The second problem associated with the concept of consolidation relates to it being incongruous with several phenomena suggesting that the cellular components related to memory are anything but stable. For example, the assumed “consolidated” and “stable” morphological changes to synapses nevertheless require constant care and maintenance. A continuously active mechanism controls the ongoing trafficking of GluA2-containing AMPA receptors at synapses involved in long-term memory, regulating the persistent movement of the very proteins implementing the so-called “consolidated” increases in connectivity (Migues et al., 2010; Dong et al., 2015). This process maintains itself with an elegant combination of feedforward loops, illustrating that apparent stability can arise from actual incessant flux of the constituent components. Then, there are active forgetting (Hardt et al., 2013; Davis and Zhong, 2017) and retrieval (Hardt et al., 2010) that substantially alter the presumably consolidated changes in synaptic strength of long-term memory representations in a process of reactivation-induced plasticity (Box 2) (Nader and Hardt, 2009). Thus, dormant or in use, the neurobiological “substrate” of memory resembles a fluid more than a solid, always ready to “morph” into new configurations, and yet long-lasting memories are possible despite the constant turnovers and fluctuations of this presumed substrate (Trettenbrein, 2016). This primary quality, the fundamentally plasmic nature of the “memory substrate,” is not at all reflected in terms like engram or consolidation (Box 2).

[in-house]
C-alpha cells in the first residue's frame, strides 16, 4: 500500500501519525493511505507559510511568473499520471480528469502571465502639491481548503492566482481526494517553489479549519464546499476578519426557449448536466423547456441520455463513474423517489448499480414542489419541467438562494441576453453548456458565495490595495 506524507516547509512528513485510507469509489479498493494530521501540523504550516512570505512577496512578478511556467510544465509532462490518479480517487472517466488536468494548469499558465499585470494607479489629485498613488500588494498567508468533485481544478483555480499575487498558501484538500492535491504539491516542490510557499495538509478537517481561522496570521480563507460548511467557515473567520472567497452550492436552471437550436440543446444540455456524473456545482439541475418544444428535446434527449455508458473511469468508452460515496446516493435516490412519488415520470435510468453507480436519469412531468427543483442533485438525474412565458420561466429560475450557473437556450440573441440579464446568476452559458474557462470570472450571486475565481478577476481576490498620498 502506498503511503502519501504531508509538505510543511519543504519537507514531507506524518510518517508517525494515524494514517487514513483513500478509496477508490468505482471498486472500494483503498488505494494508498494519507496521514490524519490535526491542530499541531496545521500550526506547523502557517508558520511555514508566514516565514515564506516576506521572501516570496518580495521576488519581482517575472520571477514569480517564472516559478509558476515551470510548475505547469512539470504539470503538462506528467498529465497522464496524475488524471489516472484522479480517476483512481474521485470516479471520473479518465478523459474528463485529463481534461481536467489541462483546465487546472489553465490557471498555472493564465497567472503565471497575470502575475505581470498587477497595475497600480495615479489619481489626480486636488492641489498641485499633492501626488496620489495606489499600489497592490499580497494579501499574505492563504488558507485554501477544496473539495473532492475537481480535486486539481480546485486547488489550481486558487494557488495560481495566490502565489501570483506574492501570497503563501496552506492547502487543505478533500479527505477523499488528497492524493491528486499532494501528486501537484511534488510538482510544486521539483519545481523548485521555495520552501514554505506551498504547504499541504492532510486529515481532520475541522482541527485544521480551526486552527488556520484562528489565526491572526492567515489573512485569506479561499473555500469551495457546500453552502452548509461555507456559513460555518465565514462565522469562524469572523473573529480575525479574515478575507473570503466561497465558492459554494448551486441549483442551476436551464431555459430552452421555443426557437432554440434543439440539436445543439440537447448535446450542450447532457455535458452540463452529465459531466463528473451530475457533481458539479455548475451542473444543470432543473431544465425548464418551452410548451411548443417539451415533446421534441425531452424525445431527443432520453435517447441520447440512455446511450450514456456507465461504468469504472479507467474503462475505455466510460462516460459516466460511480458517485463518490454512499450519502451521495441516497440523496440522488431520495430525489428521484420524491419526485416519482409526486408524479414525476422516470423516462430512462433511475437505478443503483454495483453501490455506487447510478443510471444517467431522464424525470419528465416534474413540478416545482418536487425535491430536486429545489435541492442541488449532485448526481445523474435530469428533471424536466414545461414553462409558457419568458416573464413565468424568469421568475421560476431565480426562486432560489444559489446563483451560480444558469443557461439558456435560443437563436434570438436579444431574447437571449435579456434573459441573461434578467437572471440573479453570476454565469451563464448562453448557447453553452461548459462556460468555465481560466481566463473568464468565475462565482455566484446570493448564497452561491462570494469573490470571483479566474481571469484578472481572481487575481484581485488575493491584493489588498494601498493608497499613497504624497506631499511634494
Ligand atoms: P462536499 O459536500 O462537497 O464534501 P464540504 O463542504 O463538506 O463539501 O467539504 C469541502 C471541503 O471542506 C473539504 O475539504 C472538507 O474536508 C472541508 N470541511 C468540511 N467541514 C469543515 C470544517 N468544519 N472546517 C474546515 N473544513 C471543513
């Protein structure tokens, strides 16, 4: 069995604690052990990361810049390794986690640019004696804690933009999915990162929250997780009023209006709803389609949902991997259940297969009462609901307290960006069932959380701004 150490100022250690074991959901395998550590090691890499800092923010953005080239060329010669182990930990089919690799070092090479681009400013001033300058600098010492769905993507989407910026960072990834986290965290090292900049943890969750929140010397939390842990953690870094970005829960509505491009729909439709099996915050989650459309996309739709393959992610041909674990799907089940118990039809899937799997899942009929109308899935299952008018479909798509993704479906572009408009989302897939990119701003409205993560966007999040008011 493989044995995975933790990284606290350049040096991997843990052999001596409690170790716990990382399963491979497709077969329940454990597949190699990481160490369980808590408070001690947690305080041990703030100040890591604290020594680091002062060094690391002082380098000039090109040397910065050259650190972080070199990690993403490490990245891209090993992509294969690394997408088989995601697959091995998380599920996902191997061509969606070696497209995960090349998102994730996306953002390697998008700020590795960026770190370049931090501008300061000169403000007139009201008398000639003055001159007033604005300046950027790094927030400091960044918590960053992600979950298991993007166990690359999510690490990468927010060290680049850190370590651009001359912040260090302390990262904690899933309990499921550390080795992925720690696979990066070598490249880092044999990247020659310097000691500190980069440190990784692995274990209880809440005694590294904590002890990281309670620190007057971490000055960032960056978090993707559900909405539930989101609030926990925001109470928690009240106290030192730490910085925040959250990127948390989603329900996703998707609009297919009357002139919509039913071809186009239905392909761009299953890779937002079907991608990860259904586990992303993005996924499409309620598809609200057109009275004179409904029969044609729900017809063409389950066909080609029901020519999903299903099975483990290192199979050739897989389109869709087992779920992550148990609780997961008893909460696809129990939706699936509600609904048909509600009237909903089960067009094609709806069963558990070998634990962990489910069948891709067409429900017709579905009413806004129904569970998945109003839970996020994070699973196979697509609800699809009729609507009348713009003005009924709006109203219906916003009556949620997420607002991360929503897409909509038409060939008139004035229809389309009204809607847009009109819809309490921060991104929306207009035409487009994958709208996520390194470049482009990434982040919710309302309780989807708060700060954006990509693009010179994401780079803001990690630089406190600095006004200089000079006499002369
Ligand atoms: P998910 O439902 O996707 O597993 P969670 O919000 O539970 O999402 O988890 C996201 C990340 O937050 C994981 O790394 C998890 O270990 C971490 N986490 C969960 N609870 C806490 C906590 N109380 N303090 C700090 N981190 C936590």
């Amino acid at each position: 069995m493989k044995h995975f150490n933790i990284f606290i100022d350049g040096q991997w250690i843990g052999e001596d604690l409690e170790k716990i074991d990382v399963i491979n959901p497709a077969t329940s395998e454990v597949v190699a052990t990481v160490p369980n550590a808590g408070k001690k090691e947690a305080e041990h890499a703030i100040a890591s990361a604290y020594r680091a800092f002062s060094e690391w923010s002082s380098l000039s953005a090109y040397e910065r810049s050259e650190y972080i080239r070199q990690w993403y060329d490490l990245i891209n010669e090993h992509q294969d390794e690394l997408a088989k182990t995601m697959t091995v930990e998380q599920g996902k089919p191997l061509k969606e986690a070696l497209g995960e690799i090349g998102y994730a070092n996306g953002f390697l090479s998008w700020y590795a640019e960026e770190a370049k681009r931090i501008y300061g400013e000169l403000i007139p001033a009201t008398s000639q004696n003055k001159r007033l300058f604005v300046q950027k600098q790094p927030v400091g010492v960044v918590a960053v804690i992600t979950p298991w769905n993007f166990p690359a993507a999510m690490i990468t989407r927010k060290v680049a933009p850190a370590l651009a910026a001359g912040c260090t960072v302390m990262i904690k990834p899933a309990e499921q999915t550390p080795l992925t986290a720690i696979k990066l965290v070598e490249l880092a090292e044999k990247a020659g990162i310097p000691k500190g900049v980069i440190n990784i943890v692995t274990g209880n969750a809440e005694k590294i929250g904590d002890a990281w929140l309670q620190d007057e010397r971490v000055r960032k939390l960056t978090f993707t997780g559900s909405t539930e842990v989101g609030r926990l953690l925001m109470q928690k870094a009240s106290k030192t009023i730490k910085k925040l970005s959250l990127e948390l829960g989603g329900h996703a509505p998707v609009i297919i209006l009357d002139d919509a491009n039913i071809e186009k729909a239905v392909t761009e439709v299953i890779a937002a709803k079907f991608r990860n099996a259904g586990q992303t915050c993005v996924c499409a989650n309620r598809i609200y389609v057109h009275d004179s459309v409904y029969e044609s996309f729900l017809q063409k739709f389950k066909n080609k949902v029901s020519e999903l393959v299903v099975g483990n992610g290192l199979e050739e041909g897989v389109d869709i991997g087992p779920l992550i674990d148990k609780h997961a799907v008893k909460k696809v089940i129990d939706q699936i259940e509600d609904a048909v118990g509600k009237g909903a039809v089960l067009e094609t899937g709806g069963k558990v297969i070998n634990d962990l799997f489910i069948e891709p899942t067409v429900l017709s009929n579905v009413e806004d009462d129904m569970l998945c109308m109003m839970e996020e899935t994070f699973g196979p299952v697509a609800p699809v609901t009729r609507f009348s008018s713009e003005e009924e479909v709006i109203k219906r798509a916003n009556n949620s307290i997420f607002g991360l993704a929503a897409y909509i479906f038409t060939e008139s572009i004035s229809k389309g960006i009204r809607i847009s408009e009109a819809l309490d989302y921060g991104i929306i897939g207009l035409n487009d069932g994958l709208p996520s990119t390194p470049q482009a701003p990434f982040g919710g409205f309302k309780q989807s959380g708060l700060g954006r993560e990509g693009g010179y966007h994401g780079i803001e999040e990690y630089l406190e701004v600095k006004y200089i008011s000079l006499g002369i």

The finding that specific neuronal ensembles can be associated with memory has distracted attention away from synapses to neurons to understand memory. However, this alternative view ignores the problem of exorbitant loss in computational power if memories were encoded at the cellular instead of the synaptic level. Moreover, models proposing that some form of nuclear codes store learning-induced changes in synaptic connectivity lack mechanisms explaining substantiation, which is not surprising considering that there is no conceivable model to solve the substantiation problem (Sossin, 2018). In this context, it may be useful to address how we talk about the actual synapses that encode the changes in synaptic strength that may underlie memory. There is robust evidence supporting the idea that there are synapses specialized in encoding long-term changes in synaptic strength. The evidence supporting these “memory synapses” (Sossin, 2018) mainly consists of studies in which specifically the increases in synaptic strength induced by learning are erased, leading to the loss of memory without affecting the majority of synapses present (reviewed in Sossin, 2018). However, in keeping with the overall goal to develop nomenclature that is more precise and less leading, and since the evidence for this specialization is their ability to be specifically erased, we suggest calling these particular synapses “synapses vulnerable to erasure (SVEs)” because they are the ones that are maintained, lost, and modified during long-term memory formation, retention, retrieval, and forgetting.